December 20, 1949.
Harry Bijur for plaintiff.
Charles H. Tuttle and John J. Morris for defendant.
The question in this case is whether defendant is liable for damages plaintiff claims it suffered because defendant did not inform it that a representation which was true when defendant made it later became untrue.
On January 18, 1945, defendant, a religious corporation incorporated by chapter 36 of the Laws of 1937, became the owner of a business building at 80 Madison Avenue, Manhattan, New York City. Plaintiff, a manufacturer of dresses, was then the tenant in possession of the fifth floor of that building under a lease, the term of which would expire January 31, 1946, and the rent under which was $4,500 per year.
Defendant notified plaintiff that defendant desired possession of plaintiff's space upon the termination of its lease for defendant's own immediate and personal use; and because of such notice plaintiff promptly began to endeavor to find other space to which it could move, and eventually leased space at 568 Broadway at a rental of $14,000 per year and then moved from 80 Madison Avenue to that space.
Defendant did, in fact, intend to occupy 80 Madison Avenue for its personal use, and its notification to plaintiff of that fact was entirely true when that notification was given. But conditions changed and defendant changed its intention in good faith and for good reasons, and it later sold the building for a price substantially in excess of what it had paid for it.
A prior action by plaintiff against defendant based solely upon the statutory provision for damages contained in the Emergency Rent Control Laws (L. 1945, ch. 3, § 8, subd. [d], as amd. by L. 1945, ch. 315; L. 1945, ch. 314, § 8, subd. [d]) failed because plaintiff's removal as a result of defendant's notification was held not to be an eviction of plaintiff within the meaning of these laws ( Joanette Juniors v. Board of Home Missions, 273 A.D. 999, affd. 298 N.Y. 826).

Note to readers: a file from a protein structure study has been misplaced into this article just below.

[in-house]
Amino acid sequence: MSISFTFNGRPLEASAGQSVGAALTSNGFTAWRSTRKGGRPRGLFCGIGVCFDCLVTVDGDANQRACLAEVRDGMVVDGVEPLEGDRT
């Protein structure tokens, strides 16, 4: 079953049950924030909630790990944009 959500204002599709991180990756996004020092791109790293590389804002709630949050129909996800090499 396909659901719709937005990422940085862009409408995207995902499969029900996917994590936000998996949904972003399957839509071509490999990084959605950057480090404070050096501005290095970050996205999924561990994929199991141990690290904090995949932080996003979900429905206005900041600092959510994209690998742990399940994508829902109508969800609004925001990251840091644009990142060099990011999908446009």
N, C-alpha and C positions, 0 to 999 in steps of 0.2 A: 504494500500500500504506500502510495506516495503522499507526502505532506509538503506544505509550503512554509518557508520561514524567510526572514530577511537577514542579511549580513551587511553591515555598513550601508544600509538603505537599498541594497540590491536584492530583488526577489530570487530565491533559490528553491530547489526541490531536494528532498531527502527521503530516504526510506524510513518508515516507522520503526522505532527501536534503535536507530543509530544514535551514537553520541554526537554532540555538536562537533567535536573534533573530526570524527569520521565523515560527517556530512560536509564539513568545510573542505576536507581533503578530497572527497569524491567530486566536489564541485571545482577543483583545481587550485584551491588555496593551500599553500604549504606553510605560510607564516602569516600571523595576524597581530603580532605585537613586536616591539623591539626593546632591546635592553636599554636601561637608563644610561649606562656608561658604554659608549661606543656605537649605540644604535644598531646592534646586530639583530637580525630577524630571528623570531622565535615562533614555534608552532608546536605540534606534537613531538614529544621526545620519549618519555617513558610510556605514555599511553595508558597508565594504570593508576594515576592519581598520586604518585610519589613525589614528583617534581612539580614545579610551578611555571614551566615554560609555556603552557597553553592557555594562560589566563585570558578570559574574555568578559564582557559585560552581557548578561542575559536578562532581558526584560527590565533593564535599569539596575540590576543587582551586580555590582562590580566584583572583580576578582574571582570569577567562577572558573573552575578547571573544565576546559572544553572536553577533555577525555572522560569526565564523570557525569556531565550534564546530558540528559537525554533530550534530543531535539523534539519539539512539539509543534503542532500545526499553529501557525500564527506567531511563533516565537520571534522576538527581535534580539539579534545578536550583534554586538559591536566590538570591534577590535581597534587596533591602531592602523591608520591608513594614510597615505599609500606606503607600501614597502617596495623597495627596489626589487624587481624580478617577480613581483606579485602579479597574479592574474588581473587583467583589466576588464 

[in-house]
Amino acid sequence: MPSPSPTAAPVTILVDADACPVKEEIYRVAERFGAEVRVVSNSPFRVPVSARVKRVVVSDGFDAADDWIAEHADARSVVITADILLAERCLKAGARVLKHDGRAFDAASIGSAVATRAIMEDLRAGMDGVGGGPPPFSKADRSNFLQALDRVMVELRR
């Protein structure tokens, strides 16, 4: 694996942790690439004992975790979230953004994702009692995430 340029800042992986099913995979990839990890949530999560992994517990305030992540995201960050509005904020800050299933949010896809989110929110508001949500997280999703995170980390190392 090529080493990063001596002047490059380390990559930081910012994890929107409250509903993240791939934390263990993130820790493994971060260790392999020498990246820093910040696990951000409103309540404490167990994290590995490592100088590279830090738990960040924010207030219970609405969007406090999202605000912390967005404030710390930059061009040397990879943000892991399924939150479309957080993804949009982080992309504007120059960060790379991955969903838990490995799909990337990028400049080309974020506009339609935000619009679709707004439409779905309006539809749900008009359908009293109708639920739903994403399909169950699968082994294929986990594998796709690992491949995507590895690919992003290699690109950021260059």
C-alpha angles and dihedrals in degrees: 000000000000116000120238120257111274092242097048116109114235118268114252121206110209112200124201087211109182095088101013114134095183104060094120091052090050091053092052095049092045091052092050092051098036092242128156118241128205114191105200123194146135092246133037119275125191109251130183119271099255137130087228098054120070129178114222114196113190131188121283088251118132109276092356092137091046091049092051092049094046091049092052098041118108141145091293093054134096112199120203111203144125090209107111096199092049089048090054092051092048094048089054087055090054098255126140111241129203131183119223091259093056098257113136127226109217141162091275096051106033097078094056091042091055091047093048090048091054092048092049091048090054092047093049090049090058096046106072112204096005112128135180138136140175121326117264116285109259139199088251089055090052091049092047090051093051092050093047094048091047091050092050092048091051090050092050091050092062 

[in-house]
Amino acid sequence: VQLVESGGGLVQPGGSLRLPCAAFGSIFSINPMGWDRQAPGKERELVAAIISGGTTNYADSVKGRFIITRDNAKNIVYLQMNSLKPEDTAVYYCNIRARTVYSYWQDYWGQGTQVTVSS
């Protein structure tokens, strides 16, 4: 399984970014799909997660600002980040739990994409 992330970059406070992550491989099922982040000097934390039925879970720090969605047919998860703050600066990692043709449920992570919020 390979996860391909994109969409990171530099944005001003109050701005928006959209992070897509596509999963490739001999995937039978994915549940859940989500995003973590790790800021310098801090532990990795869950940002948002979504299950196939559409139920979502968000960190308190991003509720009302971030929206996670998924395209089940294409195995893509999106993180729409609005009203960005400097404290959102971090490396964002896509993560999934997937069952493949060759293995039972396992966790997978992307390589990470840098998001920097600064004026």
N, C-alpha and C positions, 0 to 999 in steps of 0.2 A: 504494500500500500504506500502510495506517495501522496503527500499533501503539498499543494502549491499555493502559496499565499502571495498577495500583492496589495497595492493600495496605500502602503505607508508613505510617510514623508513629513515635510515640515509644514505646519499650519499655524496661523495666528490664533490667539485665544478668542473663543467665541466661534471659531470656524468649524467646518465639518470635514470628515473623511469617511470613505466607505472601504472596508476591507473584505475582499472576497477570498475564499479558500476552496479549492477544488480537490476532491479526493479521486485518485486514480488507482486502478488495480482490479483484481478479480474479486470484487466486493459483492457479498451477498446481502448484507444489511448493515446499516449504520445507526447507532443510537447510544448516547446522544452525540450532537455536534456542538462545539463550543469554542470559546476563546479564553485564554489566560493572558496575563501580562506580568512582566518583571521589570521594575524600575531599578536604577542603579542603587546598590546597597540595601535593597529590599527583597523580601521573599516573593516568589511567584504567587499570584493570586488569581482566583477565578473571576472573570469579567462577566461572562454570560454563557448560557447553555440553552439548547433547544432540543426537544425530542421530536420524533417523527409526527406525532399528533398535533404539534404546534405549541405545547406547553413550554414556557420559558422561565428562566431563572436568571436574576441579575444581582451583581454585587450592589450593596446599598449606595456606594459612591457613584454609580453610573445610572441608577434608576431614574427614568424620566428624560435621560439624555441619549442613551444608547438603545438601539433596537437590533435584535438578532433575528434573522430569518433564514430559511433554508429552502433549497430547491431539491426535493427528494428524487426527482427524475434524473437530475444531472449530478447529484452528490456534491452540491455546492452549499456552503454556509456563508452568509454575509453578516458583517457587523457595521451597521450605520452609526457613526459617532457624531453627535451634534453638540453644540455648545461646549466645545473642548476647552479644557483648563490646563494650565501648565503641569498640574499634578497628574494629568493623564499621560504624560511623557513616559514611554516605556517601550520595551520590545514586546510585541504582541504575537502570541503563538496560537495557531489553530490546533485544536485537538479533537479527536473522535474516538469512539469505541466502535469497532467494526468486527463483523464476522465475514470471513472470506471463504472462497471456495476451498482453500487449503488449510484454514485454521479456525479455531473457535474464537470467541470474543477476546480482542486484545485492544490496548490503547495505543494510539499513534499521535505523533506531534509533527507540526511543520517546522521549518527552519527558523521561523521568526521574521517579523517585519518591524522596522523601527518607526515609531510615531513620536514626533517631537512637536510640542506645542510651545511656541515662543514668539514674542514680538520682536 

But the complaint in this action has been adjudged sufficient as alleging the familiar common-law action for damages for fraud and deceit ( Joanette Juniors v. Board of Home Missions, N YL.J., June 9, 1949, p. 2059, col. 2, affd. 275 A.D. 103 1).
The legal sufficiency of the complaint having been thus adjudicated, the question for me is whether the cause of action alleged has been proved.
Defendant's statement that it desired possession of plaintiff's space for its own immediate and personal use was the statement of a fact, viz., the fact of defendant's then present desire and intention, and as the Emergency Rent Control Laws (L. 1945, chs. 3, 314, 315) made such desire and intention a valid ground for removing even a rent-paying tenant, defendant's statement was, also, a statement naturally calculated to cause plaintiff to engage other space and move, and must be deemed to have been so intended. We have, therefore, a representation of fact made with intent that it be relied upon and actually relied upon. The representation, however, was entirely true when made. It was only at a later date that the representation became untrue because changed conditions caused defendant to change its mind.
The real dispute thus narrows down to whether defendant was under a duty to notify plaintiff of its change of mind, and whether that change occurred in such time that notification thereof would have enabled plaintiff to avoid the damage of which it complains.
Defendant must be deemed to have known that its representation naturally was calculated to cause plaintiff to lease other space and move, and that plaintiff would rely upon that representation unless and until it received notice to the contrary. I thus think defendant was under a duty to notify plaintiff when it changed its intention of using plaintiff's space, for its own use, because such notification, if given in time, might cause plaintiff to forego leasing other space and moving. (See 26 C.J., Fraud, pp. 1101, 1102; 37 C.J.S., Fraud, p. 251, and Restatement, Torts, § 551.) I also assume arguendo that damages resulting from a breach of such duty can be recovered in an action, the complaint in which alleges the breach of duty in terms of negligence and fraud, for under the circumstances here disclosed the failure to notify plaintiff of the change was in effect the continuance of a representation which was then untrue.